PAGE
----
29 December 2012

read as i say, not as i read

So it turns out that reading a set of books that your spouse read and loved and begged you to read for months will open a whole new area of conversation amongst you.

Whether you view that as opening Pandora's box, or just a can of worms, well, that's on you to decide.

Opening such a can has in fact happened twice in the course of our short marriage and, as I have a decidedly positive outlook on life (give or take a few overreactions, quickly overlooked and forgotten, of course), I take it as opening another small window into Topher's brain, that I do.

You see a few years ago, I managed to cajole Topher into opening the tales of a sir Henry James Potter, as written by one JK Rowling, and I can only imagine that finally meeting my ink and paper twin (Hermione, that is) was unto meeting the inner depths of my soul, as it were.

And when Topher opened that first page of the Sorceror's Stone, well, it should be noted that the heavens parted and the light of wisdom and understanding of myriads of references now understood shown down upon us and our union was granted an additional five years of unending happiness and blessings.

And yet, knowing all these extra blessings wrought unto us from Christopher's reading of seven of my deliciously favorite books, knowing the seemingly endless months I had ahead of me living in a foreign land where the best distraction of constant, erm, glowing, is distraction of any kind, but reading is best, and YET, I still resisted. Re-read Harry Potter, I did, in fact, before I did indeed relent and I opened them.

The saga of the Song of Ice and Fire, otherwise heralded as the Game of Thrones.  

I am currently in the midst of the third book, and they pass in quite a whirlwind, as there are four or five all mashed together like one book in my Kindle version, and so I never really know when I'm about to end one and traverse into another until I reach dozens of pages of family trees, which are an attempt, unsuccessful at best for my understanding, to break down the lines of the dozens of families within in each novel.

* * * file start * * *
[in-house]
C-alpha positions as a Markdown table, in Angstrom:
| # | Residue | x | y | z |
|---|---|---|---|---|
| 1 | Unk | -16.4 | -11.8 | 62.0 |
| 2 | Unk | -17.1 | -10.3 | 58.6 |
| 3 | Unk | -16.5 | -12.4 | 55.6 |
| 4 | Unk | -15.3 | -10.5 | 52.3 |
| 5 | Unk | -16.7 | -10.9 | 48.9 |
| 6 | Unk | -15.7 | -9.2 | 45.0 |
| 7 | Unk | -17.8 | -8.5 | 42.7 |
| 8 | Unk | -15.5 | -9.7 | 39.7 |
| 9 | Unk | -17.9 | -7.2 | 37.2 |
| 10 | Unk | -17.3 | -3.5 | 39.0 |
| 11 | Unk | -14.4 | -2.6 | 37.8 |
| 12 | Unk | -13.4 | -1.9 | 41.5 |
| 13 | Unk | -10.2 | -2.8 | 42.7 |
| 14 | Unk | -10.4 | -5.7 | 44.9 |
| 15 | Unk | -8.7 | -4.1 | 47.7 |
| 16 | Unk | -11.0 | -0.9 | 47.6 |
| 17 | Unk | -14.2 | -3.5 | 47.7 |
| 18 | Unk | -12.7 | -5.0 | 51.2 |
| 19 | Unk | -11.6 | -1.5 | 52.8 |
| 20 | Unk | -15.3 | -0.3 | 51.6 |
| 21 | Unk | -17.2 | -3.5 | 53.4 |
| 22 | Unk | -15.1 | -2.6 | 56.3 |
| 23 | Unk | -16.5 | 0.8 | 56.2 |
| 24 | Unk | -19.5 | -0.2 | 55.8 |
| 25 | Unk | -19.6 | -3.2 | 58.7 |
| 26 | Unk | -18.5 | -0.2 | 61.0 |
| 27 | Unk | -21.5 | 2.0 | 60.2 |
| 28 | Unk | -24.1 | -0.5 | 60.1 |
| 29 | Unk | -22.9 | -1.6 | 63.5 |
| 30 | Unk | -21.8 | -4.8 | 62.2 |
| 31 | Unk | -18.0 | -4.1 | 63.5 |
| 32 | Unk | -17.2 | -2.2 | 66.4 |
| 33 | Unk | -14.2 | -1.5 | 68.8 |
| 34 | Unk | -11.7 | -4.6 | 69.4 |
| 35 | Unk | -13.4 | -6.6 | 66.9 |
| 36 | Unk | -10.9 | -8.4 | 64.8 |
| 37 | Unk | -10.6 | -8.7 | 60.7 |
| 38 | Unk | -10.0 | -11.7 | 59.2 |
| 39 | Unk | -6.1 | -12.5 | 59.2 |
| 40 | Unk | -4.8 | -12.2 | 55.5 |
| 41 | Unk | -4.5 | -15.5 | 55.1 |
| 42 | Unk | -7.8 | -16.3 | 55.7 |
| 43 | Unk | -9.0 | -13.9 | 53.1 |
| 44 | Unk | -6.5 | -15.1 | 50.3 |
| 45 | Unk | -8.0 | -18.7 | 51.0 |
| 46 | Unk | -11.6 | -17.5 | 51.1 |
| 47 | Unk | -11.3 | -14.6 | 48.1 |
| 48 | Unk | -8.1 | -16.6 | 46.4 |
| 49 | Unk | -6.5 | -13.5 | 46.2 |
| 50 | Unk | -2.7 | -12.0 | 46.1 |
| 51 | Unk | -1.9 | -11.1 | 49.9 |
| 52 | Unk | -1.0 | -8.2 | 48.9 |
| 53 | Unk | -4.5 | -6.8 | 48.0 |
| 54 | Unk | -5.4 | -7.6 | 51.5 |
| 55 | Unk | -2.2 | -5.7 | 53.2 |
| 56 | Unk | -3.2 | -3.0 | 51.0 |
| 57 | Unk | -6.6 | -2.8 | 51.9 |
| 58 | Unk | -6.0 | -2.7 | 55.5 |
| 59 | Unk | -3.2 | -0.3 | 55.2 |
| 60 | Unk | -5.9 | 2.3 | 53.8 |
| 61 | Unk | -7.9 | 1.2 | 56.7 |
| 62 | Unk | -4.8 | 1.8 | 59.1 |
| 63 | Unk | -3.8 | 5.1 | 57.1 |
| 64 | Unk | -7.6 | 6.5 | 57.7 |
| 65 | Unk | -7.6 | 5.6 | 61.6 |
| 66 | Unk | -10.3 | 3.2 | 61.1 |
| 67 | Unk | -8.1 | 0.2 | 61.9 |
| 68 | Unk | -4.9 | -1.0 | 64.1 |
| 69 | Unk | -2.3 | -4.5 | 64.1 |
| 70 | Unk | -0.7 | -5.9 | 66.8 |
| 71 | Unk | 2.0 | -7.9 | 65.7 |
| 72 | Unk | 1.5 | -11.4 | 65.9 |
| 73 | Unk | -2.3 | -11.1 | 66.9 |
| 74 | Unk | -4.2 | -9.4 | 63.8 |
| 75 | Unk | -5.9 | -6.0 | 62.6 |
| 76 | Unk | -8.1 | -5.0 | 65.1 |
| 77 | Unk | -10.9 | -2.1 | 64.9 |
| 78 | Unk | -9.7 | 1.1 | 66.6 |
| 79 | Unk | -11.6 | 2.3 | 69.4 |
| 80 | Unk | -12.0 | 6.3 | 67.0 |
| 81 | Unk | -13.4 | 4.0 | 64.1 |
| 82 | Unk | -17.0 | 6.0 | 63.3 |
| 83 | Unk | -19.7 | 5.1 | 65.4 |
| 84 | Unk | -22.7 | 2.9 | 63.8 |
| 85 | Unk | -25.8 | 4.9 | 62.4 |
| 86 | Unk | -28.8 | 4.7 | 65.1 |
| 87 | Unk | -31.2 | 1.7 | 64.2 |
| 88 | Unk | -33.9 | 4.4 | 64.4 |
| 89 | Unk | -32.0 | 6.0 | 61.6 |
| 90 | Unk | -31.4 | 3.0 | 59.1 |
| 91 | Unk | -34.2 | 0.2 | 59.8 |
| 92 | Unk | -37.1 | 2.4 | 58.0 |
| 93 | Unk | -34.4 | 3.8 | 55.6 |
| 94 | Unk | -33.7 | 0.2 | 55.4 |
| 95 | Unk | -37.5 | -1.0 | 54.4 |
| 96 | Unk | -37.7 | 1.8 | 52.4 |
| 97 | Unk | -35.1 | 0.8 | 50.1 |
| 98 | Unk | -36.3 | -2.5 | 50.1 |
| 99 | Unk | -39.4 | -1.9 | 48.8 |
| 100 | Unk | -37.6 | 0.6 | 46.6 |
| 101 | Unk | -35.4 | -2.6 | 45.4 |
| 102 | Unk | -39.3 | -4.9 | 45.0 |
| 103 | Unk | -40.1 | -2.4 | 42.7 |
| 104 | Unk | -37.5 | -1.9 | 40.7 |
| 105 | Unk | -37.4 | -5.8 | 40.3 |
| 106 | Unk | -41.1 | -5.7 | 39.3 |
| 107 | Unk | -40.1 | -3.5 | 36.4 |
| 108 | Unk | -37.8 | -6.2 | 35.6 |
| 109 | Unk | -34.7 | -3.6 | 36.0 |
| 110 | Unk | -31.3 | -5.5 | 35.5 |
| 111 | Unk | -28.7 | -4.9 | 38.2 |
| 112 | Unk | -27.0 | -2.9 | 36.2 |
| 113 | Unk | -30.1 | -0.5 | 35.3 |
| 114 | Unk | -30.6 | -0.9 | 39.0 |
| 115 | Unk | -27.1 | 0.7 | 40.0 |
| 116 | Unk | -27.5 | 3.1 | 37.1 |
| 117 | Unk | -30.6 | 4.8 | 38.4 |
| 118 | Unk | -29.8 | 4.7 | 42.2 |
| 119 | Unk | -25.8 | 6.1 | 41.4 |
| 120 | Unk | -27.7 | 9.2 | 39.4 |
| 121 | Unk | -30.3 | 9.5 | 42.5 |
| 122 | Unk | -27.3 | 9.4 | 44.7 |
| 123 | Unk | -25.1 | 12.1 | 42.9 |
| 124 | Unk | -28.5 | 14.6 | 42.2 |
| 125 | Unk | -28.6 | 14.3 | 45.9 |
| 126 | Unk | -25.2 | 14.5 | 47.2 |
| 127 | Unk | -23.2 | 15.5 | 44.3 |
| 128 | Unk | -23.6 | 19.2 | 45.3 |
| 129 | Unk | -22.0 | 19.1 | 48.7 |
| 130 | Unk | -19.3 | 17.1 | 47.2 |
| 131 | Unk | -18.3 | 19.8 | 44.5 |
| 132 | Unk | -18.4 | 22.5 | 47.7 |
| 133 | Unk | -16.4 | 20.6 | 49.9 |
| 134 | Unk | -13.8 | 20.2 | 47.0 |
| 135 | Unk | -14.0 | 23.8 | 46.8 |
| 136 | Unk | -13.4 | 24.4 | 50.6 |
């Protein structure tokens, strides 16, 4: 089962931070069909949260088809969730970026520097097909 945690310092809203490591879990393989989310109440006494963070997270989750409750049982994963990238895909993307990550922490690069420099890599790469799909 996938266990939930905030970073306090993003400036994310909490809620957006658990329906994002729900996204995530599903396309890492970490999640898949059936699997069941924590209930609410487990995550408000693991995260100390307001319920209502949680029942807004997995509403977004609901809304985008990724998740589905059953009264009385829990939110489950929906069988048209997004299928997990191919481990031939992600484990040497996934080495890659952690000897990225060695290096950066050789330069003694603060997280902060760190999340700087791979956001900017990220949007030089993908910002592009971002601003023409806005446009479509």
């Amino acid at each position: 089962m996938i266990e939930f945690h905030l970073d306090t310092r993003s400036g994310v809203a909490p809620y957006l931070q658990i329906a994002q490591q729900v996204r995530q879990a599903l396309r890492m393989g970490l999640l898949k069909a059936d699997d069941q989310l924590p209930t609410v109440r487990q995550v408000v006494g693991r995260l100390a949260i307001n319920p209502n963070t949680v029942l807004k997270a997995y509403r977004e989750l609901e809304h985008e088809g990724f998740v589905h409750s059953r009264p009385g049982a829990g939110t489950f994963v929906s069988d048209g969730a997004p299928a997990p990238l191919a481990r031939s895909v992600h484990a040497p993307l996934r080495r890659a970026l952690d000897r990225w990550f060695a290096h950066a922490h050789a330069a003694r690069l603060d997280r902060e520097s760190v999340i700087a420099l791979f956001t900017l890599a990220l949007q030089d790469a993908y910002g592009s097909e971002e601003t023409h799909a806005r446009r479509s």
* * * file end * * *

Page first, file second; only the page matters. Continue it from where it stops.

And yet, I like them.  They are entertaining and have good characters, and I especially love that the battle scenes are almost always explained after they have happened, secondhand, from one character to another, which has got the best thing ever!  Reading battle scenes is the worst, way worse even than having to read Quidditch scenes in my beloveds.
However, I'd have to say some of the best times I've had reading this year are the books I pulled off the shelf I'd just dusted for spiderwebs while working in the library here at site.  I read so many rad children's books this way!  It was like I had a chance to do third grade all over, which, for those who know me, is saying a lot!

I mean, I had no idea that Roald Dahl was so freaking creative.  His books are works of art!  Whole new words and ideas and hilarity, from these books!  AND I even discovered that a movie that I used to DREAD seeing on the Disney channel when I was young because it TERRIFIED me is actually The Witches by Dahl!  And I needn't have been so afraid, although, who really wants to stay a mouse forever?  But Anjelica Houston, and those wigs and nails all the witches had! Nightmares for days if I even caught one second of the ballroom meeting scene.

And my friends, there were so many more lovely children's books I devoured those afternoons, perched on a teak wood chair, in my jersey cotton maxi skirts, a button down shirt, (untucked because I can when I work at the library!), beams of sunlight slowly making their way across the dusty floor as the sun lowered ever so slowly into dusk, peals of laughter reaching me from the secondary school just a mere fifty yards away.  

Charlie and his chocolate factory, Charlotte and her web, Laura and her prairie, Pippi and her horse; they will always spring to mind when I feel a layer of dust on my fingers and I hear the slow strum of an overhead fan.   

Those books, they belong to this full year I spent living in Cambodia, and they belong to the Kate who lived in that year, who strived ever so much to live in the moment and not strain for the next.  And these books, they helped her stay present and happy and joyful and young and patient and peaceful.

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